It’s an old joke that educators teach because of June, July, and August. Like any good joke, there’s a grain of truth contained in the punch line. The months from September through May are emotionally, intellectually, and yes, physically grueling. The body wears out, and the mind yearns for pleasure reading. Even daytime TV becomes, at least for an hour, irresistible.
This year, though, summer has been busy. After some vacation time in southern Missouri, I spent a week at church camp—not far from our vacation spot. However, church camp with teenagers is most definitely not a vacation. It is, however, a welcome change from the normal school year. Somehow, the transition from the normal school attire to shorts and T-shirts makes grandmotherly professors a little more approachable. I made friends with younger teenagers, met faculty from other colleges, and practiced my dining room sweeping skills. Maybe the teenagers will attend my college; maybe they won’t, but I hope they came away with the realization that they are loved and valued by Christian grandmothers.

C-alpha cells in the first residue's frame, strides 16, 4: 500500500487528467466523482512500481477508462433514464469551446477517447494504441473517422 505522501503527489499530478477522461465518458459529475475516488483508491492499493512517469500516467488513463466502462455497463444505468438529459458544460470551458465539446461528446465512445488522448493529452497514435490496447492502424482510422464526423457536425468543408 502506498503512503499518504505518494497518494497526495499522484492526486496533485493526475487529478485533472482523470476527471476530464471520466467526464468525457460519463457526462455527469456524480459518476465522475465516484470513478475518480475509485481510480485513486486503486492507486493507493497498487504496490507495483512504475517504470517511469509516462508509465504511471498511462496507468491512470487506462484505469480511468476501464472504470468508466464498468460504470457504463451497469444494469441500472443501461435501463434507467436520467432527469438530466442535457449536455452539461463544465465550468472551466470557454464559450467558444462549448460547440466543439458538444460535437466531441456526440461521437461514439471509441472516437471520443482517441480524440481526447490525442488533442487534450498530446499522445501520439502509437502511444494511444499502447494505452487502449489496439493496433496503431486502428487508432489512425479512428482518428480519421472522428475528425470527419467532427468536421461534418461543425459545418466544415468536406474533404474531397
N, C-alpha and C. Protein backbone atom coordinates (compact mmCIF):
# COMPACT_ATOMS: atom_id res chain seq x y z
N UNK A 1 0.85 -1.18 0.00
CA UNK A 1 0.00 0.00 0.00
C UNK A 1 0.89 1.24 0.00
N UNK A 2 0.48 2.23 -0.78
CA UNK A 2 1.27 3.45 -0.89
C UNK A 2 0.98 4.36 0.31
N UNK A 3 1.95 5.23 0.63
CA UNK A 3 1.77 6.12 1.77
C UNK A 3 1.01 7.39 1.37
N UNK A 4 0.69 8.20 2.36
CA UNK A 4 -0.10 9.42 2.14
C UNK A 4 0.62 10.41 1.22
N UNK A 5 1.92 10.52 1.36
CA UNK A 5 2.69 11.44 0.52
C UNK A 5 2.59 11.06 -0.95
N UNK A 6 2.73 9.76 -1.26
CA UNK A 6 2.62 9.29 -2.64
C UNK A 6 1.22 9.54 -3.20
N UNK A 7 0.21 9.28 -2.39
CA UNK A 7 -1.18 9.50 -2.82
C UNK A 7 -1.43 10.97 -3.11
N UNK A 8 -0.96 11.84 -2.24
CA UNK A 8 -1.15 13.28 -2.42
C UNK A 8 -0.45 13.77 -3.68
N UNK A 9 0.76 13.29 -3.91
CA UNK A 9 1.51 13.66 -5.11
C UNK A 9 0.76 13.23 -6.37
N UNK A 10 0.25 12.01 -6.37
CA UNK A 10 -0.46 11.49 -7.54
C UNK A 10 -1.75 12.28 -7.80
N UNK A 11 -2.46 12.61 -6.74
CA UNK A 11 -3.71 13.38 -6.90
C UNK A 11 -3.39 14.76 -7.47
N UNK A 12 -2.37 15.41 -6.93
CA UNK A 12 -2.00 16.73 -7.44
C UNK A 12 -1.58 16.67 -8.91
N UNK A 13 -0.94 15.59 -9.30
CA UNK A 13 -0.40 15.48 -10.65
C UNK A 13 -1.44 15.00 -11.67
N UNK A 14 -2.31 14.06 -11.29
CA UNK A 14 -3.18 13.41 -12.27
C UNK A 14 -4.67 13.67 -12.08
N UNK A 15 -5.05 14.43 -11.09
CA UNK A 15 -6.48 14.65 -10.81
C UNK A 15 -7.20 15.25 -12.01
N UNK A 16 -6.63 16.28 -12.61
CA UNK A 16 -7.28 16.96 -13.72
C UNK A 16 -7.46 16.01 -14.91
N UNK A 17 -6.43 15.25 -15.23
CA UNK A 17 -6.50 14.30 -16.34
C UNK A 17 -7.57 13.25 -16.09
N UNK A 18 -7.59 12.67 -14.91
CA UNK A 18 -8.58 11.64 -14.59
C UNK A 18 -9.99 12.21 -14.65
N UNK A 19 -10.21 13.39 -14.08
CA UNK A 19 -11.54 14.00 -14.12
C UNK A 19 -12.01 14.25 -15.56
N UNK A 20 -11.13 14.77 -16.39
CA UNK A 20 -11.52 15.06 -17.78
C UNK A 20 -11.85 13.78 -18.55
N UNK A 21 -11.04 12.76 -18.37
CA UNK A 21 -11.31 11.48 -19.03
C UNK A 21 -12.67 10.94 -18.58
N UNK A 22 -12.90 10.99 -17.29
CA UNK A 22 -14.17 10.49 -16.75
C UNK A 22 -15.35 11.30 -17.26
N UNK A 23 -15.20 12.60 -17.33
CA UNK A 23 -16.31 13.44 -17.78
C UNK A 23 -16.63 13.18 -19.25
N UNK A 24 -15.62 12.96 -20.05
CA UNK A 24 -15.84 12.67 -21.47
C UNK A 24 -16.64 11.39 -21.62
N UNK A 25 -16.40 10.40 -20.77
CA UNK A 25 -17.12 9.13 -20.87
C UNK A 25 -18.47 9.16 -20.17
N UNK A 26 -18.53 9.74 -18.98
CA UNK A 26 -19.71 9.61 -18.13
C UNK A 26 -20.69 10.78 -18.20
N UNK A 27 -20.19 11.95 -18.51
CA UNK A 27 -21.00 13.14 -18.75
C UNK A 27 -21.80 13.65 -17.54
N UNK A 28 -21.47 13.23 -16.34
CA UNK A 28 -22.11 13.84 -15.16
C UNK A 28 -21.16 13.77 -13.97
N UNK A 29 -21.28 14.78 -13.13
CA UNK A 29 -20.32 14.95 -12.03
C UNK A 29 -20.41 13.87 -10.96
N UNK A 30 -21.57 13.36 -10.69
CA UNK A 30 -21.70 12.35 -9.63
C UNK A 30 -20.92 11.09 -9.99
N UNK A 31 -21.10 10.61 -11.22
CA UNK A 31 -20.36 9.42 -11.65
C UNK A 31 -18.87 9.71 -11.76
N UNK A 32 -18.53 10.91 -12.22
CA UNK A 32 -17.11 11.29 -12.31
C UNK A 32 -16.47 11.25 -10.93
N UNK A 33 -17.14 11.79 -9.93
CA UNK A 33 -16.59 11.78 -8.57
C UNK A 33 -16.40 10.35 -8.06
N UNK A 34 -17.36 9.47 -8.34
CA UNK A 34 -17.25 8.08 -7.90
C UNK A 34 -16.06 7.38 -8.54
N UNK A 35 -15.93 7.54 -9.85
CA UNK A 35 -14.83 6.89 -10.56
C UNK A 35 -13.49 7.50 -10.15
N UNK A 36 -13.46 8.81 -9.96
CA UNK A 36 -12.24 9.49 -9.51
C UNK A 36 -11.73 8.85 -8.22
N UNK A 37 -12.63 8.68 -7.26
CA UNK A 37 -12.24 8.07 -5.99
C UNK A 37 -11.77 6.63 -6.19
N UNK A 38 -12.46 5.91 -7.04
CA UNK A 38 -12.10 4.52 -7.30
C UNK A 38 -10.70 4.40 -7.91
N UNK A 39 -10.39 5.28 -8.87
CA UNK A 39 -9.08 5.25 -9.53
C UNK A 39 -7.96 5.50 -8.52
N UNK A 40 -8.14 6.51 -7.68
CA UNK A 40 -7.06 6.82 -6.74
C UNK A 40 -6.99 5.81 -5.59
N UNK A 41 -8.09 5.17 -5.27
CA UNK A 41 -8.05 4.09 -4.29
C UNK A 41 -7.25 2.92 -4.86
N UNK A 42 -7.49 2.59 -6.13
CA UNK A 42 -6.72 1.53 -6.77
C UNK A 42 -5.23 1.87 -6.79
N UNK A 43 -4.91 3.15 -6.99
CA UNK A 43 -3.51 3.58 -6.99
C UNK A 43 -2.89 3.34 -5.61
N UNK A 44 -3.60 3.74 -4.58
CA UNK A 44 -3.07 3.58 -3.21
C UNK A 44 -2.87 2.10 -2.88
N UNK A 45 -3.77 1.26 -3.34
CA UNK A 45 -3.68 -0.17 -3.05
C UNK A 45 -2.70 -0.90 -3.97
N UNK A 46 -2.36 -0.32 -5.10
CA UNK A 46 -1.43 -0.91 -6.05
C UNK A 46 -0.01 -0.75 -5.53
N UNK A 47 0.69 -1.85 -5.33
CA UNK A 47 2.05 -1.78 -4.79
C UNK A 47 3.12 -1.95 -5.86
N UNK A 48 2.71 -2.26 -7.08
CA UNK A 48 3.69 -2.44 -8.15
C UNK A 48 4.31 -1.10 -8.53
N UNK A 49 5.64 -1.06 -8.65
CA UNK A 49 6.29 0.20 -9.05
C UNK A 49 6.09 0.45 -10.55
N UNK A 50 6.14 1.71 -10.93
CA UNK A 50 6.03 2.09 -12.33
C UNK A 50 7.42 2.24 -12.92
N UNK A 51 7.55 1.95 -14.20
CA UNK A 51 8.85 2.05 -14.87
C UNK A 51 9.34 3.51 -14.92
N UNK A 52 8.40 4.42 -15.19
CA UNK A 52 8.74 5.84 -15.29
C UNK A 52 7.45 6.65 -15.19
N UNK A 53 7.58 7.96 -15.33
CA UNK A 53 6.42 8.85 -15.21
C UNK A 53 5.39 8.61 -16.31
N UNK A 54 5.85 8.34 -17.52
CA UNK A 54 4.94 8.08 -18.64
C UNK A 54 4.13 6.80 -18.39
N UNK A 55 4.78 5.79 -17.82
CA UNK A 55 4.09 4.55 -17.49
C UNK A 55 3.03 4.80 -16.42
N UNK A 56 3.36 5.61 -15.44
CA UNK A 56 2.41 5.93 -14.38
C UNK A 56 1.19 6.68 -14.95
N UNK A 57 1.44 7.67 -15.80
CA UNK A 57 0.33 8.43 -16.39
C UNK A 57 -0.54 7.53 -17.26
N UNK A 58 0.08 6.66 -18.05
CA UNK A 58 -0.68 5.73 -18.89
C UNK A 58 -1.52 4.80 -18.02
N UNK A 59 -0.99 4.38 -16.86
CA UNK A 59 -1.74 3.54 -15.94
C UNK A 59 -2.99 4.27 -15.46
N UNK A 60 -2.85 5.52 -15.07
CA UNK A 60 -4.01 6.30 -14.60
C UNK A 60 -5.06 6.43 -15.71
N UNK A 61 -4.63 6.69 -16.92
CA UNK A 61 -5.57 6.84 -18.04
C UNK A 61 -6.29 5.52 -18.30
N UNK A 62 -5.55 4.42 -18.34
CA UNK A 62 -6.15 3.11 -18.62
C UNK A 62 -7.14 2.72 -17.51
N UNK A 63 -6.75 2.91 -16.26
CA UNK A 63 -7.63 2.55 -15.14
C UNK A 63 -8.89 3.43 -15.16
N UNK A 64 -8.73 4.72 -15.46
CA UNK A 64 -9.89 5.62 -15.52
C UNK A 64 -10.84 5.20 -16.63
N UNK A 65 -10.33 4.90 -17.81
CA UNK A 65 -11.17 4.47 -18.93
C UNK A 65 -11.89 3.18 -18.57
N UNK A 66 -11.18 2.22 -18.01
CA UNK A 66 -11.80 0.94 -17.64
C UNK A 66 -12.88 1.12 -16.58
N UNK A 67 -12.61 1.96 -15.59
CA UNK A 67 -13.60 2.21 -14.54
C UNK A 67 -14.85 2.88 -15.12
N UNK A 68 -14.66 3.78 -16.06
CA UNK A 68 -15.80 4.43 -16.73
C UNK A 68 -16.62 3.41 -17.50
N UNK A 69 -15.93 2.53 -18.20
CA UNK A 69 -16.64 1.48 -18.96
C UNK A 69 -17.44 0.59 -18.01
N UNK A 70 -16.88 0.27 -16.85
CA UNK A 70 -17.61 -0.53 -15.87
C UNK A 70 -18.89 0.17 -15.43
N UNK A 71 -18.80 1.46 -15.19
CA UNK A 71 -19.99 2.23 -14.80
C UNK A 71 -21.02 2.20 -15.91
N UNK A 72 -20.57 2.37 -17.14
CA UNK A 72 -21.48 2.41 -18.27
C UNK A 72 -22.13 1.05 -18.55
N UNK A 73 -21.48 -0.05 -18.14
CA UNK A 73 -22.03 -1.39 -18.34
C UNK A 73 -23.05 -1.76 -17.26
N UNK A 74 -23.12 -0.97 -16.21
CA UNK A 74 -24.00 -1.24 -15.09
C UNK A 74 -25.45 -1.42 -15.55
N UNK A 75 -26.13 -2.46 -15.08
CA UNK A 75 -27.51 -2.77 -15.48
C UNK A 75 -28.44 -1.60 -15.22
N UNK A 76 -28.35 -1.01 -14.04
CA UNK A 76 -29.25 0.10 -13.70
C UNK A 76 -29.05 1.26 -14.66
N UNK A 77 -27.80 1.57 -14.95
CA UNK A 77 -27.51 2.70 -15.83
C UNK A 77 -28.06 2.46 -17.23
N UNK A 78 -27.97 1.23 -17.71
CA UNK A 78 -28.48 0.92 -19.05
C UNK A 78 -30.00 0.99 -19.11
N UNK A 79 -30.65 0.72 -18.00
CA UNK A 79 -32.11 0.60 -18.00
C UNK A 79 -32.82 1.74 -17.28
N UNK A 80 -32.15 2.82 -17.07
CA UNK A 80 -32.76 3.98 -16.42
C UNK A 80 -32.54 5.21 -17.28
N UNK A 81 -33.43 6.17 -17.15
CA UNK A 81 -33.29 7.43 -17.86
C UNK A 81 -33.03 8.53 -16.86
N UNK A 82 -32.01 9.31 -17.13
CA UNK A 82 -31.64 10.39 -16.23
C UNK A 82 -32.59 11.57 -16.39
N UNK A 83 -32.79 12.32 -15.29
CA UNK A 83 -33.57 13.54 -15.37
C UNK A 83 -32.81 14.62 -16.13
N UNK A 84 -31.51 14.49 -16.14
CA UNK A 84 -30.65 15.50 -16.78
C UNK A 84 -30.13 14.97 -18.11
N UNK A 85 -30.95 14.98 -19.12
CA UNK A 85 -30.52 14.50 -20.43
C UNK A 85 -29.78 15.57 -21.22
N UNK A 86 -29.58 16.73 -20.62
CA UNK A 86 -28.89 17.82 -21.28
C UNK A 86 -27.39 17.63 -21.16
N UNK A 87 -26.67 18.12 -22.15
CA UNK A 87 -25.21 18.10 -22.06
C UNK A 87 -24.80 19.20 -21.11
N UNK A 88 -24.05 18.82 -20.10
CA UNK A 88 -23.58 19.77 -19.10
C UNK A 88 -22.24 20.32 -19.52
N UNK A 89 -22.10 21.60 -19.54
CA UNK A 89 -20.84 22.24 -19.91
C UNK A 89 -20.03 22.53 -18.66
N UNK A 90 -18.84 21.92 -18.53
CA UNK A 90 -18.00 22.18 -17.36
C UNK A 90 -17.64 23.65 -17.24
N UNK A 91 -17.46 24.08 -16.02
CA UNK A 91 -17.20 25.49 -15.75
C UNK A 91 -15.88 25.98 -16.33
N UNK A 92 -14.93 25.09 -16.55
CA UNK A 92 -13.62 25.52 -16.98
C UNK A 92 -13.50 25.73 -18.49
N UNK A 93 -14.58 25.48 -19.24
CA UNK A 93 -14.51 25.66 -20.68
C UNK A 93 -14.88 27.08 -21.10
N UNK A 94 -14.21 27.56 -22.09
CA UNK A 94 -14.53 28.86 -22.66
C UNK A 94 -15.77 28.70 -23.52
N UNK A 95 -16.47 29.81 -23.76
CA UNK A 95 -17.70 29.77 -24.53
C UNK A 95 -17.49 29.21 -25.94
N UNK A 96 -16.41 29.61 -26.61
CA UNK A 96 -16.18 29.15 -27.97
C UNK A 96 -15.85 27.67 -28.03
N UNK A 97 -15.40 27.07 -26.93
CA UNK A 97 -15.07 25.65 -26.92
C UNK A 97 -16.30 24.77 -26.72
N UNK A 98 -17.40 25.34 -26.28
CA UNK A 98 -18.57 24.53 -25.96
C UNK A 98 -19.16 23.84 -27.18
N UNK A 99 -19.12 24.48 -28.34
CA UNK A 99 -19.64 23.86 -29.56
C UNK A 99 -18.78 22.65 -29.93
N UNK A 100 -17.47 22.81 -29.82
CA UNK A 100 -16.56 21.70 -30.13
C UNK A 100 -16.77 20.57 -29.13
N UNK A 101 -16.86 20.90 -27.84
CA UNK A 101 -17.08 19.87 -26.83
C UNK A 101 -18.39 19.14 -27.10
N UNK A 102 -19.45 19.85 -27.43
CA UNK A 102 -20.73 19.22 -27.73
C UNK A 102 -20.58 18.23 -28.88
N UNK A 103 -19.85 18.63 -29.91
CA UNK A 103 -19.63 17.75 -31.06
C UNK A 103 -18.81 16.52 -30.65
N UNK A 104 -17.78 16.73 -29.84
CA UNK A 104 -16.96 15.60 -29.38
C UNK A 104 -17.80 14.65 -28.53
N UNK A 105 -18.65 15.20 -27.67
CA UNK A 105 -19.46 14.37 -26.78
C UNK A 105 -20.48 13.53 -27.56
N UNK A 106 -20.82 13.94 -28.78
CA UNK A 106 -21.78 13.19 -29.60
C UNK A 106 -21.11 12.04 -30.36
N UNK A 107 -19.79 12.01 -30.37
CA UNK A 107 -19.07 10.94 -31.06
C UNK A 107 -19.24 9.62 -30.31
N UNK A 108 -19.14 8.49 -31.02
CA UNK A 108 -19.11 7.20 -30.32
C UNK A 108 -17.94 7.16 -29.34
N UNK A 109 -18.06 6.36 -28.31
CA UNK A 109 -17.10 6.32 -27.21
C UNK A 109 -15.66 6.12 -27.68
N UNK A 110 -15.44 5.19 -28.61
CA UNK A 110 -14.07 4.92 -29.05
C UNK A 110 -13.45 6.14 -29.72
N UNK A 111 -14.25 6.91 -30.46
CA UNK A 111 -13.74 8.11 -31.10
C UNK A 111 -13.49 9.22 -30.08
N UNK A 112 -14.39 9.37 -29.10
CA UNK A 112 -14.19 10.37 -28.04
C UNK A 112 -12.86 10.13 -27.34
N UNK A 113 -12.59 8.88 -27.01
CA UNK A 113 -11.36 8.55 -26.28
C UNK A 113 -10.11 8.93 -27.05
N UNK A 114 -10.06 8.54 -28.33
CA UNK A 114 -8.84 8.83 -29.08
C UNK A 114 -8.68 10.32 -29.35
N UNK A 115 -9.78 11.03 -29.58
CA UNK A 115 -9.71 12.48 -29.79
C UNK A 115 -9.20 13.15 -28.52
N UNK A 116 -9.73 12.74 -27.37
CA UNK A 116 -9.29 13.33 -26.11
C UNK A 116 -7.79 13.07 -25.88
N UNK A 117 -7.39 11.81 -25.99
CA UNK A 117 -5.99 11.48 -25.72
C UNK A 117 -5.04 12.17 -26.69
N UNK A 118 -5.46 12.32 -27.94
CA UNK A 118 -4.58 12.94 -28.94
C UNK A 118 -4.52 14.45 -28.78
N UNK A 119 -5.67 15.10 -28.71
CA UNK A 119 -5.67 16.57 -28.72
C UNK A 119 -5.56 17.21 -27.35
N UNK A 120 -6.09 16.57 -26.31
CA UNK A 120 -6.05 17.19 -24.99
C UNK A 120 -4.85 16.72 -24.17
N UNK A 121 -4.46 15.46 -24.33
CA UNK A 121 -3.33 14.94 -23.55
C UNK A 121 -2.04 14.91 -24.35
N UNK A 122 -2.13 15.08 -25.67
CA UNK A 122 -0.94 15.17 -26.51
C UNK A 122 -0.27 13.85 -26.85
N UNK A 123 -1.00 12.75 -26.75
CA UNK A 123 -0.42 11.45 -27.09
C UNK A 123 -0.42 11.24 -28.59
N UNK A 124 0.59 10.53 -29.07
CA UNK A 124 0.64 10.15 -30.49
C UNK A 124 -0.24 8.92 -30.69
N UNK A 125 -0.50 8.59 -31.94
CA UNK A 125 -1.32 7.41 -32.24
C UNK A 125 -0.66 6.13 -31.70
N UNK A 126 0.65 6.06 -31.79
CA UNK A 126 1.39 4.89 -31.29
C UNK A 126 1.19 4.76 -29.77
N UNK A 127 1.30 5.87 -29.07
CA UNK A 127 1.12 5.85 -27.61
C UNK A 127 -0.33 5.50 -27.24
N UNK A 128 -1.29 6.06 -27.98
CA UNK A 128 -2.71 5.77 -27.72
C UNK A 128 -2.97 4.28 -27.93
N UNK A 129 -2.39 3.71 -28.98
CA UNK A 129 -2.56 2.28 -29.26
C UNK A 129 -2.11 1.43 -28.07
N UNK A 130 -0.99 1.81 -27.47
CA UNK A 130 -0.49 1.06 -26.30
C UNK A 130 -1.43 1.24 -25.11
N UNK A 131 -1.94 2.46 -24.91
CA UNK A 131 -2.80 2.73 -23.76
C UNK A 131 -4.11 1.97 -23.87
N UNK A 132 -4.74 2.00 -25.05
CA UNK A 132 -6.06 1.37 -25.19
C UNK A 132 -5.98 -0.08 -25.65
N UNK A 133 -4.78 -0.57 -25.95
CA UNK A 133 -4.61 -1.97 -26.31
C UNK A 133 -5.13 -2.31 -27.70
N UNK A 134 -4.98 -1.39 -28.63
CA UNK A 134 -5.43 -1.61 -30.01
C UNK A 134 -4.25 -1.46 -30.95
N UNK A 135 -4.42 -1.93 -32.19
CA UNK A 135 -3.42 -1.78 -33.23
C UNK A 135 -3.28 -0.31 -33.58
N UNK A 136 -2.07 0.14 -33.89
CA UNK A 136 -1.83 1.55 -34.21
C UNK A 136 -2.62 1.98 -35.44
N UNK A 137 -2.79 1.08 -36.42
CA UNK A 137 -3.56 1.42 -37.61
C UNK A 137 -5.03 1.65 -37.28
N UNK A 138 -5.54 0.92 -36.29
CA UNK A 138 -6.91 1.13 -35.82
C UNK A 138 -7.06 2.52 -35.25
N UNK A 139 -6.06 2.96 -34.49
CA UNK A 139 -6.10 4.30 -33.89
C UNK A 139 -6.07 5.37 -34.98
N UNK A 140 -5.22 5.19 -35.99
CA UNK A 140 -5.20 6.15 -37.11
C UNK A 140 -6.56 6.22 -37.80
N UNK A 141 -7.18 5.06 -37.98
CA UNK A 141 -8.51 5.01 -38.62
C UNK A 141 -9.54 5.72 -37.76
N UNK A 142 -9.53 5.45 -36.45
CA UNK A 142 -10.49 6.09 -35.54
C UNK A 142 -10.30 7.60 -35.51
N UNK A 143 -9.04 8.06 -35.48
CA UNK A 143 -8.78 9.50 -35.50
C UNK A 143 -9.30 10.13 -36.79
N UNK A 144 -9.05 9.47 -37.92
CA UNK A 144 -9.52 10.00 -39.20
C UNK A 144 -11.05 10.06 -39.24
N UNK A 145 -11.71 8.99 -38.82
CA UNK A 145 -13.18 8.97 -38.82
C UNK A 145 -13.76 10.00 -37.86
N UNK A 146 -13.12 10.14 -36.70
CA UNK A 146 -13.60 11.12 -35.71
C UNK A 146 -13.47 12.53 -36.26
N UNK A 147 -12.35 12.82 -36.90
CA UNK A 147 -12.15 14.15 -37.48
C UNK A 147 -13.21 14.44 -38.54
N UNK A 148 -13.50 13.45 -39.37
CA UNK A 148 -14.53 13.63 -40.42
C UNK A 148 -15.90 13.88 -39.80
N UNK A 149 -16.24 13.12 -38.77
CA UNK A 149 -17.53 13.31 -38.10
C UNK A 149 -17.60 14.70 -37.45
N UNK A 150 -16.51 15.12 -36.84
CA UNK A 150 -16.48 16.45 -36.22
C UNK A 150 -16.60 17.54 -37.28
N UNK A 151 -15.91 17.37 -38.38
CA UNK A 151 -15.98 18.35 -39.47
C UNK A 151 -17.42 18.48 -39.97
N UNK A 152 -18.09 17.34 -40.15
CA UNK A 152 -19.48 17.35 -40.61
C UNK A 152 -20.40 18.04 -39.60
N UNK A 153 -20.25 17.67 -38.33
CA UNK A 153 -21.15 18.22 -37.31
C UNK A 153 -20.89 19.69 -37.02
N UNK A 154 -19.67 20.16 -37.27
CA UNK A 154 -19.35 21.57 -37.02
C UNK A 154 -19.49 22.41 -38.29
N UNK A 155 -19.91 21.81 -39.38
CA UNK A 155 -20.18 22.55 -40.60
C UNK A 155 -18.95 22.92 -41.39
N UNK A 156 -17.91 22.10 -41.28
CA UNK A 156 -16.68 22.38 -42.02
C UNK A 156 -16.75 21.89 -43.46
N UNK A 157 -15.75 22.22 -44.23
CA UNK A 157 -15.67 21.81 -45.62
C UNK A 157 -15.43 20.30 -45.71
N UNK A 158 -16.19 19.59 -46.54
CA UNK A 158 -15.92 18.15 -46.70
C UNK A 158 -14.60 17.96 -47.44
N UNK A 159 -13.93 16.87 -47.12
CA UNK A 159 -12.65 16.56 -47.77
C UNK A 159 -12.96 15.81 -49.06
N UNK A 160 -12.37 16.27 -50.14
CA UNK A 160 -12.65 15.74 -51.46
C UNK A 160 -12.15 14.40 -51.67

- Hours in a school van, including lunch at a gas station
- Looking up at campfire and realizing that you really can see stars—lots of them
- Listening as teenagers open up about their faith
- Helping my family group memorize scripture
- Watching younger people play Bonkers (you really have to see it)
- Morning shows with stupid songs and videos
- Watching 60 teenagers vow to follow Jesus and embrace the cross
Have I done pleasure reading? Absolutely, but I haven’t been able to keep up with my normal book-a-day pace. Have I watched daytime TV? Not unless you count the morning news show (I do have some standards). Have I made progress on my next recording? Not much, other than selecting the music.
Was camp worth the time spent (and the chiropractor bills from bad bunks)? You betcha. Today’s teenagers need the influence of Christian adults who are not their parents. Today’s grandparents need the influence of teenagers.
Next summer, volunteer for church camp or VBS duty. You’ll be glad you did.